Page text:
That challenge required me to get far more pro-active about meeting Lisboans who share my interests. Specifically, people who love to read, write, cook, eat, create, and engage in high quality conversations. So I made my own nerdy agenda for the month and pursued it.

Frankly, that clarity, creativity, and connective energy is what being a nomad is all about! So in many ways when I stopped focusing on how I didn’t fit in with the other nomads in my travel group, I stepped into being my own style of traveler. Specifically, I asked myself:

  • what do I want to learn?
  • who do I want to connect with? and
  • how am I willing to stretch and grow in this amazing new city?

Answering these three questions gave me a direction for the month and made it easier to connect with people who have similar interests.

New Experiences

Making these adjustments worked like magic! They led me to so many amazing new and first-time experiences, including:

  • Using EatWith, MeetUp, and AirBnB Experiences as a way to meet local people and get off the tourist track
  • Facing my fear of heights while hiking in Arrabida
  • Learning how to buy and cook a whole octopus
  • Experiencing a “Drag Queen Cooking Class
  • Creating my own ‘Lisbon bookstore tour’
  • Kayaking to a private beach
  • Exploring the coast in Portuguese military jeeps (UMM)
  • Strolling through castles and gardens in Sintra
  • Descending a spiral staircase (aka the “Initiation Well”) to explore: who am I?, where have I been?, and where am I going? 
  • Discovering I love sardines!
  • Cooking and eating my way through Portuguese cuisine (Peixinhos da horta, Sopa da pedra, Bacalhau, Caracóis, and way too many Pastéis de nata)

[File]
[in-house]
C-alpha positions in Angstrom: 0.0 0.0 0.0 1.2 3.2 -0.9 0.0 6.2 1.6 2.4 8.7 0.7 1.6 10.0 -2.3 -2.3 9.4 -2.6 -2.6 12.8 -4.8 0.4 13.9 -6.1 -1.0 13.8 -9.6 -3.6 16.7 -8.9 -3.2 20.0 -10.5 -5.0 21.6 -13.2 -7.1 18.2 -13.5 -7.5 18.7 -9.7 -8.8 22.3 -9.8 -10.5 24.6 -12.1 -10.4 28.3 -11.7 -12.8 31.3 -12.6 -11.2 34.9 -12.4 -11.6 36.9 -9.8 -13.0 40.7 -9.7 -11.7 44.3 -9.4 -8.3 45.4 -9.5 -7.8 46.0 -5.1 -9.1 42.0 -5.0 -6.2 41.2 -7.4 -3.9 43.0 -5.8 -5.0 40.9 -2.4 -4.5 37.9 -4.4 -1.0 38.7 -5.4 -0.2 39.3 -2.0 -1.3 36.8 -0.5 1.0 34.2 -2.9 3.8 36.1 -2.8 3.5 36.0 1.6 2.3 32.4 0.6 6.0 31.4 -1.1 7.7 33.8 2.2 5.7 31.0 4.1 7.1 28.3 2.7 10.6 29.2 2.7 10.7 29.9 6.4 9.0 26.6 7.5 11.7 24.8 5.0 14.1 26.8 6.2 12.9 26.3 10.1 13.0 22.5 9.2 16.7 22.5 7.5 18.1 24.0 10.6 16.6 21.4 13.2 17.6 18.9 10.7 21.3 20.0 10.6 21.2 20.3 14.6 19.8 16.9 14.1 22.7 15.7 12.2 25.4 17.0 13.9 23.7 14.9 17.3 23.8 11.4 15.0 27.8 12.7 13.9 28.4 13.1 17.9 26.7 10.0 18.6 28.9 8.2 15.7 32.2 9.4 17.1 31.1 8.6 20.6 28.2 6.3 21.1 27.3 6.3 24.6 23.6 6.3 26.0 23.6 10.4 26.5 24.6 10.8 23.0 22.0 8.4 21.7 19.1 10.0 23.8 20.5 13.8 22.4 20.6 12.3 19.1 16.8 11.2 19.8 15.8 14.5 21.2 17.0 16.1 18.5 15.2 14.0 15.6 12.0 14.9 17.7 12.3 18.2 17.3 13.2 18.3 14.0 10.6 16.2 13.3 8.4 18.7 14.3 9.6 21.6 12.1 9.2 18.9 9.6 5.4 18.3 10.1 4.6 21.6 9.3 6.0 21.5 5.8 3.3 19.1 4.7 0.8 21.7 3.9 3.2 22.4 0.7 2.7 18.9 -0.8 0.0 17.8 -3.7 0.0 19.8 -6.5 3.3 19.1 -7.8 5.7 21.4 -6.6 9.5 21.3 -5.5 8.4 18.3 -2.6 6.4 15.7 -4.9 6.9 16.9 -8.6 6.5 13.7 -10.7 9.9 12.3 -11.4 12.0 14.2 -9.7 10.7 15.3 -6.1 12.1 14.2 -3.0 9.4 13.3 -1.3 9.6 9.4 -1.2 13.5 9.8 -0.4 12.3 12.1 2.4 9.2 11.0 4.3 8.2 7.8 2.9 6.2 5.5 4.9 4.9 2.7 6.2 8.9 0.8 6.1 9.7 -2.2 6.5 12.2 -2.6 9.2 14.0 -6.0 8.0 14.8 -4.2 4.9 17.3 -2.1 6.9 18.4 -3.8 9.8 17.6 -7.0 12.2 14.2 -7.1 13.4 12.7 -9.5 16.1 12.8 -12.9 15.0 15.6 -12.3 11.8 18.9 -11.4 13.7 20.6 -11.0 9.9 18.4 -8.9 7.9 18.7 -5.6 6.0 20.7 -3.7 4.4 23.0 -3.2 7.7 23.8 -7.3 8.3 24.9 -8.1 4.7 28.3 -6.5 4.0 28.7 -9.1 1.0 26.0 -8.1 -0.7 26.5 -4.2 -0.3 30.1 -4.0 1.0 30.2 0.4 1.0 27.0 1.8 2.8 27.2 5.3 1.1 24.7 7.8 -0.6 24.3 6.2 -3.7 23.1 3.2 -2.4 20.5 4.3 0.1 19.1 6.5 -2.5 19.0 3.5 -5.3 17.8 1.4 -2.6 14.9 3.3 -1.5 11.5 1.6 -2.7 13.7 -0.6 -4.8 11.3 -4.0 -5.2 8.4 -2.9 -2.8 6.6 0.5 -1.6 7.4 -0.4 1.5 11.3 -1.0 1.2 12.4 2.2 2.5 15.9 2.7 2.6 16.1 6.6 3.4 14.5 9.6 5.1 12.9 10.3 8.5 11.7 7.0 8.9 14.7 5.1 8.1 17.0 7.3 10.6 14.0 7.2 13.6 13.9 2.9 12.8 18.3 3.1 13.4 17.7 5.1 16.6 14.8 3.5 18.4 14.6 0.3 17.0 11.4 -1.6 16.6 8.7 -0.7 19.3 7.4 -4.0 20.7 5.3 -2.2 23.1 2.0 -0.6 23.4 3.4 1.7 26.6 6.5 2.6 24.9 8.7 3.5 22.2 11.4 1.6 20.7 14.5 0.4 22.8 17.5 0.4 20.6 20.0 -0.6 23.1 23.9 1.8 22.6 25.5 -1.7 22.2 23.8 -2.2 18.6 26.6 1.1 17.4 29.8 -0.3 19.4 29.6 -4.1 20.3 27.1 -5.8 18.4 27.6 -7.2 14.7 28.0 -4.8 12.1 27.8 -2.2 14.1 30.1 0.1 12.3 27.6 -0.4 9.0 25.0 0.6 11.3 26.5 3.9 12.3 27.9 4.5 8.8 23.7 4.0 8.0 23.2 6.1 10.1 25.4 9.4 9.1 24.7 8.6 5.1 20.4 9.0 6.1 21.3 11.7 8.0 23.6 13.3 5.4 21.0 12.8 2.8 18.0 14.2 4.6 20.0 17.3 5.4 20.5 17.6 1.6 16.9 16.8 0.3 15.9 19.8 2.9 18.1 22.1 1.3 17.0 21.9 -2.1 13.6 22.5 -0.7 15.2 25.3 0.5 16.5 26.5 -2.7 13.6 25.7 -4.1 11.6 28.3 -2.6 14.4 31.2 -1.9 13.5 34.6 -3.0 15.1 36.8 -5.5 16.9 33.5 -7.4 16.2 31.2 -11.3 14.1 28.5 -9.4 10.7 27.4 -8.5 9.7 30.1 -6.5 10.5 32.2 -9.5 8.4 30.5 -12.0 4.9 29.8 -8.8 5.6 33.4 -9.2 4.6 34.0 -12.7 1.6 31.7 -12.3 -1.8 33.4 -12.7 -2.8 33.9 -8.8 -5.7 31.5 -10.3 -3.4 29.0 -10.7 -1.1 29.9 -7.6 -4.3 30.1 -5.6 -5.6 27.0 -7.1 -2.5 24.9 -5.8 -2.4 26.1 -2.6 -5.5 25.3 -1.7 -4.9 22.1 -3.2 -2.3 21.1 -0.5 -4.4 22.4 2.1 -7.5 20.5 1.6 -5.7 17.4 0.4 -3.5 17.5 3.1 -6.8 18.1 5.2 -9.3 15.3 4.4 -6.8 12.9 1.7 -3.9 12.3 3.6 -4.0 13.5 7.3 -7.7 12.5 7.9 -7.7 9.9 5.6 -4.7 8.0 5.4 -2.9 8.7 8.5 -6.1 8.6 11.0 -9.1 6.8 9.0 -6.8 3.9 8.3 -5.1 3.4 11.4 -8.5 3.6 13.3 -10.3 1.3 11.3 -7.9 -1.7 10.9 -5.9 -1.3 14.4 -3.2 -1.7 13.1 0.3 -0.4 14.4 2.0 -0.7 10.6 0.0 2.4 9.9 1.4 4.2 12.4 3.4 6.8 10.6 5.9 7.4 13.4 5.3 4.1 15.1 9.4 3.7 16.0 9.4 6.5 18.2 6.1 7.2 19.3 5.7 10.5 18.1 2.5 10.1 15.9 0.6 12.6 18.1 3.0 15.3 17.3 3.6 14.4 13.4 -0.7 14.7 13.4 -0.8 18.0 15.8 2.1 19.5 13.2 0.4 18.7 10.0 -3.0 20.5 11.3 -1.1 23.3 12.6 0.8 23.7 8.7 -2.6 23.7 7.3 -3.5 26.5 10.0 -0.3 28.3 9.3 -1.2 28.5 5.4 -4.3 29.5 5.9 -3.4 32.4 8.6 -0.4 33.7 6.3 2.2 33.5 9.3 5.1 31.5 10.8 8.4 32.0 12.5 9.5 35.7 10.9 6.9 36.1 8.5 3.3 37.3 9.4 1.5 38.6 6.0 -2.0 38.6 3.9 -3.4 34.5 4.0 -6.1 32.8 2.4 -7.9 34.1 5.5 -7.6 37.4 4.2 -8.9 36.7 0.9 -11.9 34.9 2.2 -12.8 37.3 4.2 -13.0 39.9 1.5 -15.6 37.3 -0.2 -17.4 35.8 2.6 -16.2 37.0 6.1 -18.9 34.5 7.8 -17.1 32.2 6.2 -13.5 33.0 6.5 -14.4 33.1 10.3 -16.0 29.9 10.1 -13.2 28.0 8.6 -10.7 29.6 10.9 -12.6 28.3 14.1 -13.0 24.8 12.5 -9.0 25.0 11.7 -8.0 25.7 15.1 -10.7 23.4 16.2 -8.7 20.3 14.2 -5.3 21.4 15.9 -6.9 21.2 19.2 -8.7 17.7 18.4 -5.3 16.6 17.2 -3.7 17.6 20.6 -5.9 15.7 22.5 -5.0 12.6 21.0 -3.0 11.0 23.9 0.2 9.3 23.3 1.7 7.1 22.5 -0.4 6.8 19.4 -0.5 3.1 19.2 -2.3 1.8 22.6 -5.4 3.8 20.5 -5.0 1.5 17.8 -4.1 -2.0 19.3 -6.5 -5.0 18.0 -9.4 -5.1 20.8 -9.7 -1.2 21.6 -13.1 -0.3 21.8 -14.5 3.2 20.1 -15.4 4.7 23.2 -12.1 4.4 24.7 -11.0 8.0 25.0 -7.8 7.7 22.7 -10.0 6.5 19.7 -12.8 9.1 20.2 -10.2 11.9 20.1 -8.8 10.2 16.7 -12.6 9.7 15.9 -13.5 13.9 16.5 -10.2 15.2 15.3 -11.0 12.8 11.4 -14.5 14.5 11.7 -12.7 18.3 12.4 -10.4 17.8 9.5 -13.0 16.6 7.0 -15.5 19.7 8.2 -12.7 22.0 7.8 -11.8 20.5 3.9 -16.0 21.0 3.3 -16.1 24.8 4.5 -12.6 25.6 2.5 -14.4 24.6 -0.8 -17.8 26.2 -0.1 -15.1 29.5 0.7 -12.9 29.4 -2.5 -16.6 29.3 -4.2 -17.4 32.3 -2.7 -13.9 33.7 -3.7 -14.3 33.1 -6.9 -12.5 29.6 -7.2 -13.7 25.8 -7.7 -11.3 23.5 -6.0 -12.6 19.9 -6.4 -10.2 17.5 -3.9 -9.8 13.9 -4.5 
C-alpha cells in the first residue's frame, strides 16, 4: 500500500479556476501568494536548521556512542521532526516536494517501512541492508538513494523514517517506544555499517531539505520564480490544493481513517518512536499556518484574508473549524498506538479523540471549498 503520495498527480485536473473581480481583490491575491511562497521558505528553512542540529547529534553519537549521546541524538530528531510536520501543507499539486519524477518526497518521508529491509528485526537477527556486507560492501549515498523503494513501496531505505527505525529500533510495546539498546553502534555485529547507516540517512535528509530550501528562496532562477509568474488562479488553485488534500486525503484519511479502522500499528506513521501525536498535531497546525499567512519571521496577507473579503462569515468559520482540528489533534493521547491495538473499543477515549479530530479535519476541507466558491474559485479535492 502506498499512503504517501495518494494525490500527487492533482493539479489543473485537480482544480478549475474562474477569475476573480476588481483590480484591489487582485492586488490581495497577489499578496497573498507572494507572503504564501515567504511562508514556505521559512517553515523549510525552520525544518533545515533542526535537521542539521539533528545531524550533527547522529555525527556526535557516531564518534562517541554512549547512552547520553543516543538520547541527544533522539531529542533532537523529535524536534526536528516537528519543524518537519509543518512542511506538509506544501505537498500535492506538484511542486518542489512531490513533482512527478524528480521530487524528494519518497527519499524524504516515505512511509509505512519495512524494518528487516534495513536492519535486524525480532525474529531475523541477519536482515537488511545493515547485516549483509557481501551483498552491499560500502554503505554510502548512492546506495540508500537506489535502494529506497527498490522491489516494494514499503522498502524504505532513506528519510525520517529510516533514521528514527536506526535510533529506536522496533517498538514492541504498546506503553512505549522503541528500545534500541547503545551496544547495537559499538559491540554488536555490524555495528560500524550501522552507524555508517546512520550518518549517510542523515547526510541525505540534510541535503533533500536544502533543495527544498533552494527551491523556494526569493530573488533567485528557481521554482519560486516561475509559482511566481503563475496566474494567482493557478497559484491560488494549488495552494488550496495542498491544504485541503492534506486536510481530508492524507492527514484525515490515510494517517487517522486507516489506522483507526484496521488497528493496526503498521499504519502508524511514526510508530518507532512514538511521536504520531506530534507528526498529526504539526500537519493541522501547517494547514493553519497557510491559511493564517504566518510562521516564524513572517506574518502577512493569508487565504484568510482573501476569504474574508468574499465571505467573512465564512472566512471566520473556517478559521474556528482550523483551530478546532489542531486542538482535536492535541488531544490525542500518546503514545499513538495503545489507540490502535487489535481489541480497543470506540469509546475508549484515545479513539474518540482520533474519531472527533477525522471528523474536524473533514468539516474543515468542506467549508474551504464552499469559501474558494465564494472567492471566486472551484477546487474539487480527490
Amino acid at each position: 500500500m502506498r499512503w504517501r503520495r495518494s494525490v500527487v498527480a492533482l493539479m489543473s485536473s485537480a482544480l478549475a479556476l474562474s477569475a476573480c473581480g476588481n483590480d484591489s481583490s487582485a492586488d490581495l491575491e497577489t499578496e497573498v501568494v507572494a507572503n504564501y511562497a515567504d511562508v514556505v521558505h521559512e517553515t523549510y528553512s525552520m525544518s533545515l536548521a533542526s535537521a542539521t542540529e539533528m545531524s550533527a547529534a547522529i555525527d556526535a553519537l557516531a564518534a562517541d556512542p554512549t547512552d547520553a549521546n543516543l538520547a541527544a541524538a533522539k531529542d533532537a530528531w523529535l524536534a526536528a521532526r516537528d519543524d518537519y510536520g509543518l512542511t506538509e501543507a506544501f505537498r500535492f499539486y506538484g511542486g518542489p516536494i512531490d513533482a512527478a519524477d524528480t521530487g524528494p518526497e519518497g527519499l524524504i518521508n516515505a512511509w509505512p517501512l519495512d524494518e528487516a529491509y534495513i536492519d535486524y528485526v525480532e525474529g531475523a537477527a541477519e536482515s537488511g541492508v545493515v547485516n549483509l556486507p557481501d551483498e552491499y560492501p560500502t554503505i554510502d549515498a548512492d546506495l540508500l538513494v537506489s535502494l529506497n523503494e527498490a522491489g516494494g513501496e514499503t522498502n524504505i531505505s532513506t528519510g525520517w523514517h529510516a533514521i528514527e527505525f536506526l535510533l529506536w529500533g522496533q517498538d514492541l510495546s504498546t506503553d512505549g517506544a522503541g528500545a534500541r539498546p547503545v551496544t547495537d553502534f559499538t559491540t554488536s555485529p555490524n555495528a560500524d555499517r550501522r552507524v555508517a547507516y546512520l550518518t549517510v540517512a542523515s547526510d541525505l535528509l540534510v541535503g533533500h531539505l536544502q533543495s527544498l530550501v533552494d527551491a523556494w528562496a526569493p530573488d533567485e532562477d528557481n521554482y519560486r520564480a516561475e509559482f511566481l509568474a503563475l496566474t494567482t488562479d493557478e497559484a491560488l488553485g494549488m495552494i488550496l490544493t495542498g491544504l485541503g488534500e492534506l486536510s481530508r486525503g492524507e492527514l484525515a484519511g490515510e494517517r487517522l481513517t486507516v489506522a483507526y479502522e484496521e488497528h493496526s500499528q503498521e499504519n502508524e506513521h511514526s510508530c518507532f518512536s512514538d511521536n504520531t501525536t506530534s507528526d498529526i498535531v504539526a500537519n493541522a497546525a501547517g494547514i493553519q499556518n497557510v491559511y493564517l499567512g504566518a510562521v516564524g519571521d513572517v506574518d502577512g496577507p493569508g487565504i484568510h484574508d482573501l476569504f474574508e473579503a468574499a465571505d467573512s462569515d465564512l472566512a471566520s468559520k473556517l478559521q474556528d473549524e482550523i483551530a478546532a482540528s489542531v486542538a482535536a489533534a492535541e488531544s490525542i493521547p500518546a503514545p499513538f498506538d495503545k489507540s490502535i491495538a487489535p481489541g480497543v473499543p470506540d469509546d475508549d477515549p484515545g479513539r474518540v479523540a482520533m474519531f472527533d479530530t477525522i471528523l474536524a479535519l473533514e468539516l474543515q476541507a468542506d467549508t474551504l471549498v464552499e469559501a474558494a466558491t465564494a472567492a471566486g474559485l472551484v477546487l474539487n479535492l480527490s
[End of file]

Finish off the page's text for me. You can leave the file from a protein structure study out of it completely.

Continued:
• Traveling 4,000 miles with a friend’s guitar
  • Discovering 4 great books at a used book shop (that I never would have bought online), and
  • Completing a second round of the 30 Day Alcohol Experiment!

The Most Important Lesson

Amidst all of these experiences, I connected with a wide range of digital nomads in Lisbon. And in those conversations, I observed a powerful pattern. Most of the nomads I spoke with were searching for something: a partner, a purpose, or a place to call home.

I also had numerous conversations with people who settled down in Lisbon after spending a period of time as digital nomads. Once they found what they were seeking, they decided to put down some roots in one place. Those former-nomads wanted to enjoy the depth of relationships, community, and sense of belonging that come from staying in one place.

The more conversations I had with digital nomads who were searching for the who, what, and where of their lives, the deeper the gratitude I felt for my “real” life at home in Detroit. Specifically:

  • the more I enjoyed Lisbon, the more I wanted to share it with my husband and friends
  • the more conversations I had about finding passion and purpose, the more thankful I was for a transition process and extraordinary coaching through my latest life transition